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Home / Articles / Music / Music feature /  Tropical Popsicle: cavemen of the night
. . . .
Wednesday, Nov 21, 2012

Tropical Popsicle: cavemen of the night

Indie-rockers sound crude, gloomy and just a bit whimsical

By Peter Holslin
music From left: Chase Elliott, Kyle Whatley, Timothy Hines and Ryan Hand
- Photo by Adam Urban and Jeremiah Wesseling

Timothy Hines is a clean-cut guy. He has a solid jawline, neatly combed hair and sharp sartorial taste. Over the years, as a member of local bands The Stereotypes and Lights On, he’s developed a reputation for crafting sophisticated indie-rock tunes with a pop sensibility.

Two years ago, though, Hines decided to take a new, markedly cruder approach to songwriting. Holed up in his house in La Mesa, he’d stay awake late into the night and bang out songs with little regard for complexity or production quality.

“I would usually be either on my way to getting drunk or just about drunk, and then get even more drunk,” he recalls. The songs “would metabolize ’til about 4 or 5 in the morning, 6 o’clock in the morning. Sometimes I would be passed out on the floor with my computer feeding back.”

At first, Hines didn’t plan to do anything with the songs. But he eventually put together a backing band, with Kyle Whatley on guitar and keyboards, Chase Elliott on bass and Ryan Hand on drums. They started playing shows in mid-2011.

Now, Tropical Popsicle is one of the most enthralling indie bands in the city. Specializing in trippy, synth-infused psych-rock, they strike a fine line between pop and gloom with their grimy production quality, fierce live shows and quirky sense of humor.

Whimsy is a strong part of the band’s aesthetic: In the video for their song “The Tethers,” the members are cast in silhouette as dancing lava lamps. But the band has a darker side. Hines and Hand both have a fascination with conspiracy theories and the writings of famed occultist Aleister Crowley; Whatley says he was attracted to the murky tones and somber minor chords of Hines’ songs.

On Dawn of Delight, Tropical Popsicle’s debut album—which comes out on local label Volar Records in January and will be released in Europe via French label Talitres—some of the best songs are the darkest. Mid-tempo track “The Beach with No Footprints” (currently available on a Volar 7-inch) creeps along with a shimmering, syncopated drum machine and a spy-movie bass line. Propulsive closer “Universe of God Shadow” evokes the blood-red skies and talking cactuses of a peyote trip gone sour.

Hines doesn’t want to limit the band exclusively to bad vibes, though. On album highlight “Ghost Beacons” (also out via Volar on a 7-inch) the deliberately paced beat and regal vocal melody complement a glorious spiral of guitars and synths.


“It’s like living your life, dude,” Hines says. “These times are fucked up right now, right? But there’s also really good times. On my way here, I was thinking about how awesome it was that I actually have a job.”

In a freewheeling, 90-minute interview at a coffeehouse in Golden Hill, the band’s good humor is on full display. As we talk, the four members trip over each other as we crack jokes about everything from time management to autoerotic asphyxiation.

Soon, the conversation turns to “beach goth,” an indierock micro-genre that bloggers and music writers have used to describe the band. While the term is most commonly associated with The Growlers, a ragtag garage band from Orange County, it’s gained wider usage lately, along with other niche terms like “seapunk” and “twinklecore.” In response, the guys in Tropical Popsicle have included “beach goth” in the “Genre” section on their Facebook page, alongside made-up categories like “Snubstep” and “jim jam.”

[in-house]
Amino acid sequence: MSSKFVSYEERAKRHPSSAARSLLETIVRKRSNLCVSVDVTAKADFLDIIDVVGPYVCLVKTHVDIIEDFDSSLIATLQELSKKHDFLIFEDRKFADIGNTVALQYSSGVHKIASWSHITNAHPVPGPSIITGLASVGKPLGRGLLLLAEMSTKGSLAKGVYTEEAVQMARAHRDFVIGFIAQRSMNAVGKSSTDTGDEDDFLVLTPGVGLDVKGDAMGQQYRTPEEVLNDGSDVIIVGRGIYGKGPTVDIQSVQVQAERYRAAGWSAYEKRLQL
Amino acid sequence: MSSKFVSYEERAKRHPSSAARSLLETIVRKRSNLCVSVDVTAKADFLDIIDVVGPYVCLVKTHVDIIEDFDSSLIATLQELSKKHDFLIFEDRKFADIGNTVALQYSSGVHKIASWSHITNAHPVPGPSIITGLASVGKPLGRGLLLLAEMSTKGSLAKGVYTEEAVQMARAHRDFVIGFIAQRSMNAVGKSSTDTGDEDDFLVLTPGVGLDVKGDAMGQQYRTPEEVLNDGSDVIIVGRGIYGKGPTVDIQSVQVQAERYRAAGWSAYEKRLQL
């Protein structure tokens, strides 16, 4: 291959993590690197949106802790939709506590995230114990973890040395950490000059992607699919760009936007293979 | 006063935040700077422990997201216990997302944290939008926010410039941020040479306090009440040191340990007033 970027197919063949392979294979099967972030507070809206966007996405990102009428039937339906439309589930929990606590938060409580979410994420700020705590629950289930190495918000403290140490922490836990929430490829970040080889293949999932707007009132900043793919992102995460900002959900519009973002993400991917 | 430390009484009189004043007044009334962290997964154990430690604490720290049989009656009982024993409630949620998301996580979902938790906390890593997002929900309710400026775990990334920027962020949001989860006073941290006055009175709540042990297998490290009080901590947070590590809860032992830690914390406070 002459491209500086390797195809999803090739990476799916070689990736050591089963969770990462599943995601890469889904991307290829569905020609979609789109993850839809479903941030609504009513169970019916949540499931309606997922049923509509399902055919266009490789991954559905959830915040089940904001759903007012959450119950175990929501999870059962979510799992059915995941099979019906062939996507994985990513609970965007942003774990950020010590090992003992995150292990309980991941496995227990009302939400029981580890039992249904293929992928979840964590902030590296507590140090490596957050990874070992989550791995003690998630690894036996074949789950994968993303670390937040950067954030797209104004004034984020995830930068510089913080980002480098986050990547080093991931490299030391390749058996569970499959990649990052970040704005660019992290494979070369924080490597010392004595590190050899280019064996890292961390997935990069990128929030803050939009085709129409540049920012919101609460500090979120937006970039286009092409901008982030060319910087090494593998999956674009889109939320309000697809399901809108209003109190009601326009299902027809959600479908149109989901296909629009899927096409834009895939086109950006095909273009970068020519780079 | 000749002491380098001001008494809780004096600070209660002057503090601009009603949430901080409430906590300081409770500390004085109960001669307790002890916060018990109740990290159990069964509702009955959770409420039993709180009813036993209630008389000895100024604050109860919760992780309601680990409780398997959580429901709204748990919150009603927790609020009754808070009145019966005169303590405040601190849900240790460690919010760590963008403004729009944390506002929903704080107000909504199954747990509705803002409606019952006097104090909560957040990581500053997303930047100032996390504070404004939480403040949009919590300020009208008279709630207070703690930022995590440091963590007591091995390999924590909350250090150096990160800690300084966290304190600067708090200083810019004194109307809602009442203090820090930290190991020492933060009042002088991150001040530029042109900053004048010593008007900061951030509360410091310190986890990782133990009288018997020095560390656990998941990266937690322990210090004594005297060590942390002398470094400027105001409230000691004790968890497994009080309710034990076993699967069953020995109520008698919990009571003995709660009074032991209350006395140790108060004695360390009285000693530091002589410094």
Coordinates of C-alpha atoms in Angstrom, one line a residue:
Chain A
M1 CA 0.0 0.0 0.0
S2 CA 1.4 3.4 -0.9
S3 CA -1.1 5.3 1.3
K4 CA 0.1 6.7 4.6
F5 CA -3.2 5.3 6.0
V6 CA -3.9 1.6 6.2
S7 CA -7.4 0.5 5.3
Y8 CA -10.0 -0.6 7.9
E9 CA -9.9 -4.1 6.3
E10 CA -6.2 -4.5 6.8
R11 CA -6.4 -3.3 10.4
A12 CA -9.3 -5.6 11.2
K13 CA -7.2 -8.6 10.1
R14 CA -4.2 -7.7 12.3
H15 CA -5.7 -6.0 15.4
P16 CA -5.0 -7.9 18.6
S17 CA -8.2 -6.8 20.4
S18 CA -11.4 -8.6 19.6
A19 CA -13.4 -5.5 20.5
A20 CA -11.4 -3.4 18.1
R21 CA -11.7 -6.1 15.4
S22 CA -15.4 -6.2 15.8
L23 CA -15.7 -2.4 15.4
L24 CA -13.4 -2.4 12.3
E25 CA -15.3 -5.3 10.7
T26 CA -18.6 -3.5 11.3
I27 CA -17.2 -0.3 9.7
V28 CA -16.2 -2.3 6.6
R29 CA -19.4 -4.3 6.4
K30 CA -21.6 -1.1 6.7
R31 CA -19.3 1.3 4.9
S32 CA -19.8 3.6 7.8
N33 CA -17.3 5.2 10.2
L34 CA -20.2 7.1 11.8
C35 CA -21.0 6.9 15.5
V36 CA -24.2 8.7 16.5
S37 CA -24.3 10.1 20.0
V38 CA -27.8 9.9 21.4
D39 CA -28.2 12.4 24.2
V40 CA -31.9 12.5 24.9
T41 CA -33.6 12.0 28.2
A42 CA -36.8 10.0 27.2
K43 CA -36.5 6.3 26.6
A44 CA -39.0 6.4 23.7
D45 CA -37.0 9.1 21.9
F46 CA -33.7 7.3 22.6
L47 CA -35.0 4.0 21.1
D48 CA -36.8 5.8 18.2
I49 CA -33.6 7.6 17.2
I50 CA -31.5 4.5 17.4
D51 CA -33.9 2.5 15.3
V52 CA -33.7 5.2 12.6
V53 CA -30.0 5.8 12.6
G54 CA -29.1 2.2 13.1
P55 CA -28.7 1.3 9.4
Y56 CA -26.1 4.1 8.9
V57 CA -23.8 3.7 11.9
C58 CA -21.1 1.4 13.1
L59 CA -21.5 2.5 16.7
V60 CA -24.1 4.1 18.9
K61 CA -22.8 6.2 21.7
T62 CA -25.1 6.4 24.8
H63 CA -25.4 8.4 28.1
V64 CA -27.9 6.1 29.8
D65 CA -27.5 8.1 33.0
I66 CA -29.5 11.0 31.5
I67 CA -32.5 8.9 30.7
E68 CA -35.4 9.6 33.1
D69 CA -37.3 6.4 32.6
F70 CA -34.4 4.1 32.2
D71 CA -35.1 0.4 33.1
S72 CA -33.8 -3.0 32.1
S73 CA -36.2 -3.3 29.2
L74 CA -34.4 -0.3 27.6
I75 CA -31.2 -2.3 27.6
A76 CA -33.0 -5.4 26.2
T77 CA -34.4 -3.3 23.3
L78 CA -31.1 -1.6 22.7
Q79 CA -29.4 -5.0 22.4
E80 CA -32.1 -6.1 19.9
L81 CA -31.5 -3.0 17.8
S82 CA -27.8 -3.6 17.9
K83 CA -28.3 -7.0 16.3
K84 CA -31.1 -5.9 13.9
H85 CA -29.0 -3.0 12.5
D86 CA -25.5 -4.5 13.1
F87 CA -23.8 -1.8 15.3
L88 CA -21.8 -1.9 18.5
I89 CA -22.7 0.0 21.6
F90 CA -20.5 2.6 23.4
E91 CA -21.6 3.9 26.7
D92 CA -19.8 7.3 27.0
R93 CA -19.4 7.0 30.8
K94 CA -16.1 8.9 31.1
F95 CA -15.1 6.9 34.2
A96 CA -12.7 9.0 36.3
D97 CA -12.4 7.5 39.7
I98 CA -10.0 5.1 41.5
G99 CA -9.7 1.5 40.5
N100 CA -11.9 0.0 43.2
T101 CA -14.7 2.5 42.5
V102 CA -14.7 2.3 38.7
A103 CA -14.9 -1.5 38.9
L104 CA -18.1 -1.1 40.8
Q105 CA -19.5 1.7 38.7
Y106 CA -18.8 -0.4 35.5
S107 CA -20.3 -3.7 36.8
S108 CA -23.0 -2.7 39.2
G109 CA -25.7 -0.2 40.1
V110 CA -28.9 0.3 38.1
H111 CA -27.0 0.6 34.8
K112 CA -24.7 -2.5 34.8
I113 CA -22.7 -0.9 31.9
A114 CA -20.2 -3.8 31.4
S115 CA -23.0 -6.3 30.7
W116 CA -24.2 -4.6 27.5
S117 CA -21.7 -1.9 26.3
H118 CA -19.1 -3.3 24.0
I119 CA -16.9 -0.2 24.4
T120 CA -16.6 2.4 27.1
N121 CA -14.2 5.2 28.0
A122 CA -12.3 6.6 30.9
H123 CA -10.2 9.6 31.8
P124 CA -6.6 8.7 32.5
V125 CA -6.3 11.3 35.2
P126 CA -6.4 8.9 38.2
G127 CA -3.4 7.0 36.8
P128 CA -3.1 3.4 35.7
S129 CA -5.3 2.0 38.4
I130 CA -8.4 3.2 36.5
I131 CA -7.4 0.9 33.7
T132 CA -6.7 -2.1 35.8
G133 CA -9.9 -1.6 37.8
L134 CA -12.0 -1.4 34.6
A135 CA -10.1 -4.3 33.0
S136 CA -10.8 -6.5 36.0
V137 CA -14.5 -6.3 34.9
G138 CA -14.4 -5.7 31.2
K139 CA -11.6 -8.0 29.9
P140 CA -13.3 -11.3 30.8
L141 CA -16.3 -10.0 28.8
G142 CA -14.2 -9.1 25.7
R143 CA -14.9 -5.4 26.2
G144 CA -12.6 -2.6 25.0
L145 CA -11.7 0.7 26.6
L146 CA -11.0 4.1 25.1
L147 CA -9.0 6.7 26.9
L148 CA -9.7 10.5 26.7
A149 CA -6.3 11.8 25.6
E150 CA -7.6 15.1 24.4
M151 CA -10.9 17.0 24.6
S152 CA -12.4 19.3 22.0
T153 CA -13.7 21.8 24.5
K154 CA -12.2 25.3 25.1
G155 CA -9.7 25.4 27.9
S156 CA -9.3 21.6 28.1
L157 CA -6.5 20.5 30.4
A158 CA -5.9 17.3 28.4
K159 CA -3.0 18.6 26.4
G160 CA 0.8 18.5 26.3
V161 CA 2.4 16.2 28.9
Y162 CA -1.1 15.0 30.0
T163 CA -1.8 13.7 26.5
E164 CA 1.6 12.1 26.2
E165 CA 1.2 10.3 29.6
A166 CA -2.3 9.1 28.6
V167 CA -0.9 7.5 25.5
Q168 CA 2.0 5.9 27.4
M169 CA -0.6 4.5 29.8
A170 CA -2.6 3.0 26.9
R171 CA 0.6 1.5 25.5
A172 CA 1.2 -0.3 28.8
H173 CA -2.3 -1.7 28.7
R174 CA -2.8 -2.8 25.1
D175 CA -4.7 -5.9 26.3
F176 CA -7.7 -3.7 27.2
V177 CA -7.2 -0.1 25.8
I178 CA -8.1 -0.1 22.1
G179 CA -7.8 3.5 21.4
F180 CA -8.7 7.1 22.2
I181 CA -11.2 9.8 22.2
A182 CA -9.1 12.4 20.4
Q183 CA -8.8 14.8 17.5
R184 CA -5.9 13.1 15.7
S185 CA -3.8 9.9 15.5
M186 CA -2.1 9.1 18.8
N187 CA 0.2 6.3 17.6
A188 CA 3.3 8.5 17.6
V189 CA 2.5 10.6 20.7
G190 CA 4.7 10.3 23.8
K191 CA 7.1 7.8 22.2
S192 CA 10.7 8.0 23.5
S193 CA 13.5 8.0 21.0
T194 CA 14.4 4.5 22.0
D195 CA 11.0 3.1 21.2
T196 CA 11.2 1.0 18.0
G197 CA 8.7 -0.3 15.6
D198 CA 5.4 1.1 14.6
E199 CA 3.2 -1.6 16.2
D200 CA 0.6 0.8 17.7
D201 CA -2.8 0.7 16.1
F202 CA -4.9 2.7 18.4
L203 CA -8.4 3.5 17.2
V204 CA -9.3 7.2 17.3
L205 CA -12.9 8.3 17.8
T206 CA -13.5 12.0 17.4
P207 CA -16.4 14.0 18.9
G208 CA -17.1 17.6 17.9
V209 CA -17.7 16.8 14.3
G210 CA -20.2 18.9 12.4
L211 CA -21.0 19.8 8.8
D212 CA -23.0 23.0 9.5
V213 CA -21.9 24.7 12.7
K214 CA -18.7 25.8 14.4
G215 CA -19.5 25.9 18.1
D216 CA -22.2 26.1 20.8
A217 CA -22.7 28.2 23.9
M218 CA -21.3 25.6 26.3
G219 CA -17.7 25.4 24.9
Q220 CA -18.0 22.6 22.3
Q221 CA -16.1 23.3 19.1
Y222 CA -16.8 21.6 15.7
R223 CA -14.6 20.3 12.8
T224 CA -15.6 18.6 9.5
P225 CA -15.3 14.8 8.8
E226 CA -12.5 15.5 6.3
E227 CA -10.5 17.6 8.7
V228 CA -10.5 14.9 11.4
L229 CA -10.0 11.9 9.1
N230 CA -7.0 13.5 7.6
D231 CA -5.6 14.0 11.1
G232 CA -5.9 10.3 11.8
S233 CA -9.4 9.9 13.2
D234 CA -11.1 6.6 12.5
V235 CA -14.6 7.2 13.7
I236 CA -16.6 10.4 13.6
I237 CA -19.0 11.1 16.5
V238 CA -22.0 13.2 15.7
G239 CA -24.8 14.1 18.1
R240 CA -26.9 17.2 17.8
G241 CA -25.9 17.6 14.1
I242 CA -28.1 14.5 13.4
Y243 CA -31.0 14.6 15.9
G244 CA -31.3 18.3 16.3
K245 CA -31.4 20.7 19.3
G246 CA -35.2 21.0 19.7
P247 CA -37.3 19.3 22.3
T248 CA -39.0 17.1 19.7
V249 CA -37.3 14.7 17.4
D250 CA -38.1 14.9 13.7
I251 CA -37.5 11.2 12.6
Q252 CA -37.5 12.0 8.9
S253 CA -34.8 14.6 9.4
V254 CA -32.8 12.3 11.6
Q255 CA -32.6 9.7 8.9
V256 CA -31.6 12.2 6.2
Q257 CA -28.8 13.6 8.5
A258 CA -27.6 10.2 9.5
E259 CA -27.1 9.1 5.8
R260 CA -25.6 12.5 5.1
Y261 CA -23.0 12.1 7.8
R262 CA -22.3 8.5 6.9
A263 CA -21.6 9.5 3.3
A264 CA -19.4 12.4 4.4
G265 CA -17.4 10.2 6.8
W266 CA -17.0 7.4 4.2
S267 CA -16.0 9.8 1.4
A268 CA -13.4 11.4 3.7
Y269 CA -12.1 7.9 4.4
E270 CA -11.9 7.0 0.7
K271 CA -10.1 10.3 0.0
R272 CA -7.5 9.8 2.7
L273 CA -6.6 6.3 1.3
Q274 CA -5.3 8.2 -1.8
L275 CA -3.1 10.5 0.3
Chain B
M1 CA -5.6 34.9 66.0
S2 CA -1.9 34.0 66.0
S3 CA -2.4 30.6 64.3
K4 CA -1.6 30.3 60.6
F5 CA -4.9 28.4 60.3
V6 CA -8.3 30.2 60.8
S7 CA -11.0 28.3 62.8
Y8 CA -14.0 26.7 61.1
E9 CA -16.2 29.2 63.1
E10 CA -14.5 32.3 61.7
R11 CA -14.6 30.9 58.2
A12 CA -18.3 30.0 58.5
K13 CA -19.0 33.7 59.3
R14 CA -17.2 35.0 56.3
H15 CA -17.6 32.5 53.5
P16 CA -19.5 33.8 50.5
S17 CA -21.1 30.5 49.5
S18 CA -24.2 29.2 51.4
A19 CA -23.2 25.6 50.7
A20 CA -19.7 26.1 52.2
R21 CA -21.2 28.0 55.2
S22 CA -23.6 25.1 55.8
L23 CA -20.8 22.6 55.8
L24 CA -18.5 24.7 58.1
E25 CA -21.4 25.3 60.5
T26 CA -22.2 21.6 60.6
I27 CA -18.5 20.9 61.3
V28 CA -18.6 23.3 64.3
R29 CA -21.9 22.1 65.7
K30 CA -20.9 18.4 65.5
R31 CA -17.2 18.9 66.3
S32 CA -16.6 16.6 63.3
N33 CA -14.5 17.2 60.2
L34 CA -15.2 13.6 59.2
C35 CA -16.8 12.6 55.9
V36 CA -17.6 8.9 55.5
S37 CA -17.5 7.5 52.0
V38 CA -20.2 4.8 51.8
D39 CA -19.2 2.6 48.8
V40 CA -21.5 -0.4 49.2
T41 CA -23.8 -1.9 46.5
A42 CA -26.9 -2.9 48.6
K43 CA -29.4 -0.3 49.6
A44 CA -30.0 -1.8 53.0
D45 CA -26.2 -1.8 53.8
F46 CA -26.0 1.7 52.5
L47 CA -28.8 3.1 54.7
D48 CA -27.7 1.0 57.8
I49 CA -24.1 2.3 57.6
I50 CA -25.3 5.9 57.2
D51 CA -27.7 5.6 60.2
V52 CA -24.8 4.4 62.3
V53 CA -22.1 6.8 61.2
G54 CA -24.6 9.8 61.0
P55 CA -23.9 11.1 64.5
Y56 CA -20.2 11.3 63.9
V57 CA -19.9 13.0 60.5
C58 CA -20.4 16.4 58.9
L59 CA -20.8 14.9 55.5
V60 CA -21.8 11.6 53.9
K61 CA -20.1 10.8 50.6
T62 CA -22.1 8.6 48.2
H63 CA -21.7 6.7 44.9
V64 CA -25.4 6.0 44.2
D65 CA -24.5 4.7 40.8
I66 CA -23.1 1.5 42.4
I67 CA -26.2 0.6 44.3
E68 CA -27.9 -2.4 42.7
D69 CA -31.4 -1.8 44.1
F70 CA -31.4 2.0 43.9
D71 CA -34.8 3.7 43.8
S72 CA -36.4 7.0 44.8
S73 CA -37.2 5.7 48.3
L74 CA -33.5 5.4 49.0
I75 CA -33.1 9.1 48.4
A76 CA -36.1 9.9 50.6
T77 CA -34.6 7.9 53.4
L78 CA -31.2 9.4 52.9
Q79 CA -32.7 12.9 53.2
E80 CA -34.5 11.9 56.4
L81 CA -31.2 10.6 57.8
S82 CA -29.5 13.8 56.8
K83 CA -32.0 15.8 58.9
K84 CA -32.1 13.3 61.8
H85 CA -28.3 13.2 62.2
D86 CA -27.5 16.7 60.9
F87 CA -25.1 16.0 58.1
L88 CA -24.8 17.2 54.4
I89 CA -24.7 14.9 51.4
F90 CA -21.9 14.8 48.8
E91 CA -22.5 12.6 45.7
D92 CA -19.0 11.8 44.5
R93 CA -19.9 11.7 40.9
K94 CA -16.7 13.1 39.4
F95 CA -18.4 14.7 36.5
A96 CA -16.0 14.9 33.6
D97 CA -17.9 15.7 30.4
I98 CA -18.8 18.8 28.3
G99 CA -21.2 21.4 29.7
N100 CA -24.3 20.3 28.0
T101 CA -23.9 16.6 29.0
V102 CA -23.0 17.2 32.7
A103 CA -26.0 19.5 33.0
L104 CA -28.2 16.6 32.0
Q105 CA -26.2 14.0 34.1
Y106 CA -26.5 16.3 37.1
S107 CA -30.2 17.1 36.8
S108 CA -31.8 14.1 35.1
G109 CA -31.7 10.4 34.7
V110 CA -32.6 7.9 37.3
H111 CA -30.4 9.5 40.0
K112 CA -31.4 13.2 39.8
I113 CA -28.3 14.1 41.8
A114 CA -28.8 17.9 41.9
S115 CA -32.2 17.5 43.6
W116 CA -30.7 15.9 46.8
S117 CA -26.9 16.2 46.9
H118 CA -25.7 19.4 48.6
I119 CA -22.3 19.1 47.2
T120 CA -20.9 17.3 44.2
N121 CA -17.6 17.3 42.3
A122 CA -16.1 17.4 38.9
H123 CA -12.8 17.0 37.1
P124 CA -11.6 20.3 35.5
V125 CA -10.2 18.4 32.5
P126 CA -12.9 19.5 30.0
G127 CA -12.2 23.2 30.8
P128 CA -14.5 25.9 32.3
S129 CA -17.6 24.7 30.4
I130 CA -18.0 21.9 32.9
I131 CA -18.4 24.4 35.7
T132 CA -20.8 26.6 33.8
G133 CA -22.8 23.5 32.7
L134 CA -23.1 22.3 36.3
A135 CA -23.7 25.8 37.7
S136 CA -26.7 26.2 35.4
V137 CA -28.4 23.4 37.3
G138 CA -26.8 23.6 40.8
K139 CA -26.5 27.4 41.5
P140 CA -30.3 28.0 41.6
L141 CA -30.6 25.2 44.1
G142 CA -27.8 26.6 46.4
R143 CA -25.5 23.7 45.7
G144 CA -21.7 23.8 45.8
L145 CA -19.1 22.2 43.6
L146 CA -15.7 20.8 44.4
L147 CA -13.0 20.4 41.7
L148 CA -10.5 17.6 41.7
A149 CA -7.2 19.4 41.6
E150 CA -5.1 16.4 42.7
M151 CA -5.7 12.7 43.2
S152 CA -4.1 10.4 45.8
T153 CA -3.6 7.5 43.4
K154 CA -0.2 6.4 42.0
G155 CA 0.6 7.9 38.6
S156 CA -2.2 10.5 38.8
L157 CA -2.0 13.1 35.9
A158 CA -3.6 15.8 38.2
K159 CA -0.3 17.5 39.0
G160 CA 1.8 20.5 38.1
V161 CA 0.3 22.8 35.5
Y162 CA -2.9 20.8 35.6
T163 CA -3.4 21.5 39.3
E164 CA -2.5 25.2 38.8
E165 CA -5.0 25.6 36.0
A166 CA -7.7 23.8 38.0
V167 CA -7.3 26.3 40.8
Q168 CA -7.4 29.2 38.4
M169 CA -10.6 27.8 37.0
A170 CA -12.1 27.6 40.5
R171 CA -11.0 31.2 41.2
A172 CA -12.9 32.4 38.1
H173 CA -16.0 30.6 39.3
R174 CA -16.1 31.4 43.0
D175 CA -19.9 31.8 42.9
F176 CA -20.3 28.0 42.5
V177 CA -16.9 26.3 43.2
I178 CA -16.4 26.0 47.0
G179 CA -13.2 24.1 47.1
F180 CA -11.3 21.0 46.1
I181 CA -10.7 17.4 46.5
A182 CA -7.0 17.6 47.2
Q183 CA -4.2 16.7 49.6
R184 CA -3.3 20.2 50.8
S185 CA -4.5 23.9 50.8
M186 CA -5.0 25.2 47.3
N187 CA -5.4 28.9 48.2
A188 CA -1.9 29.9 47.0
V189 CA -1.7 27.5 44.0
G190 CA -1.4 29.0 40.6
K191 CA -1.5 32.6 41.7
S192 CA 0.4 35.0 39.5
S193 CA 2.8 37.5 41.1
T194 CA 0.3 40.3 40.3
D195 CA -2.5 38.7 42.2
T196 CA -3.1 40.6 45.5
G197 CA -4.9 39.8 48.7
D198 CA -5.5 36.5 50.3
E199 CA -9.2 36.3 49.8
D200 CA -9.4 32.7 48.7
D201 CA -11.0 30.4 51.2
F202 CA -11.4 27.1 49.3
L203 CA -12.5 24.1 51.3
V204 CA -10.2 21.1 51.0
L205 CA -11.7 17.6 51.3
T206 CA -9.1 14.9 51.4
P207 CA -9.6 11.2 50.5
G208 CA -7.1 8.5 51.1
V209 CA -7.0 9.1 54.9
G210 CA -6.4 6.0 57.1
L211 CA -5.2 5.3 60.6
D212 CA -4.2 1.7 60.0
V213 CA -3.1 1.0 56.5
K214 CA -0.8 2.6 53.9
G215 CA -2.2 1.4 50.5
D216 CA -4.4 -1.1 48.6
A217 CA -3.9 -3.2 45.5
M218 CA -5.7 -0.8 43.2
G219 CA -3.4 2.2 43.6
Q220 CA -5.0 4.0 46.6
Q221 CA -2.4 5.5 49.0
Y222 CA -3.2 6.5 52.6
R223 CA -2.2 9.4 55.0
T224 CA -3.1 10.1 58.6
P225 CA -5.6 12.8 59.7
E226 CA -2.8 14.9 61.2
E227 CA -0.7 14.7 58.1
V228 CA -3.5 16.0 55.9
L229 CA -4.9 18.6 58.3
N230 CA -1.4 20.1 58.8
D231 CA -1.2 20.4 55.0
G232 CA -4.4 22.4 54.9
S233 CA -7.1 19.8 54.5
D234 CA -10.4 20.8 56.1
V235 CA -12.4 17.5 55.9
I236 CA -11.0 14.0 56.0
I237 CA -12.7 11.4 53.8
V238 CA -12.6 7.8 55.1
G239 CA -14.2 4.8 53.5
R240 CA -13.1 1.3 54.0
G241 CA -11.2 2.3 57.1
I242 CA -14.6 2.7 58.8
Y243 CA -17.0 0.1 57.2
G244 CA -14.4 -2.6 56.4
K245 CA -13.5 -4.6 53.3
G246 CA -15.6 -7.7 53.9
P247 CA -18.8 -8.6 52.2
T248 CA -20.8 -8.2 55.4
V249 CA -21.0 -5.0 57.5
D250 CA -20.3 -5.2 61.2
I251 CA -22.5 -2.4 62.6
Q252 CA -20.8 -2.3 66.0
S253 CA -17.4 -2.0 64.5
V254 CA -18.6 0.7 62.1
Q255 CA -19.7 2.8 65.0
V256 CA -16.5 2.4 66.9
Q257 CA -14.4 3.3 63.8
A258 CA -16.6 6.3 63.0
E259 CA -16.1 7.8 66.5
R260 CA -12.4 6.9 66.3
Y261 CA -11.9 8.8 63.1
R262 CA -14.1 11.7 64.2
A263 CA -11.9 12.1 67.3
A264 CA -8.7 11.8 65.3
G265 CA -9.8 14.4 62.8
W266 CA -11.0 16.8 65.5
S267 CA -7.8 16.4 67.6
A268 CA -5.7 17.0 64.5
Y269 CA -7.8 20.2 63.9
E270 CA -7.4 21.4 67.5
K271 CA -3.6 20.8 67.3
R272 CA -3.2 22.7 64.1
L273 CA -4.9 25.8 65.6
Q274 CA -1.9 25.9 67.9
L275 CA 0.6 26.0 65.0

“It’s a total joke, and somehow people have picked up on that and ran with it,” Hand says about the “beach goth” craze. He has no use for such categories. “You can deconstruct whatever you want. Make your own collage.”

But while beach goth might not be a very useful term—to me, The Growlers sound more like pirates than goths—it’s accurate with Tropical Popsicle in at least one way.

Recently, two of the band’s songs were featured in The Distant Shores, a surfing video produced by Surfer magazine. In one segment, their song “The View from the Dihedral Wall” plays while a group of surfers conquers the freezing-cold breaks of Norway, battling wind and hail. It’s a fitting scene for the track’s menacing synth-drones.

“If we were going to be affiliated with any kind of surf video,” Hand says, “that was probably the one.”

The band’s been busy lately. This week, they’re playing some West Coast dates with SISU, an L.A. band featuring Dum Dum Girls drummer Sandra Vu. They’re planning to set up a European tour for early next year, in time for Dawn of Delight’s release on Talitres.

These days, they’ve been taking a more collaborative approach to songwriting. Most of Dawn of Delight consists of Hines’ original home productions, but “Ghost Beacons” was a full-band effort.

At this point, Hines doesn’t plan to return to his old, sophisticated ways anytime soon.

“I’ve done that for years, and I don’t really want that in this band. I’m just going to write simple songs,” he says. “You know, just really caveman-like.”

Tropical Popsicle plays with SISU and Gothic Tropic at The Casbah on Tuesday, Nov. 27. 

Email peterh@sdcitybeat.com or follow him on Twitter at @peterholslin.




 
 
 
 
 
 
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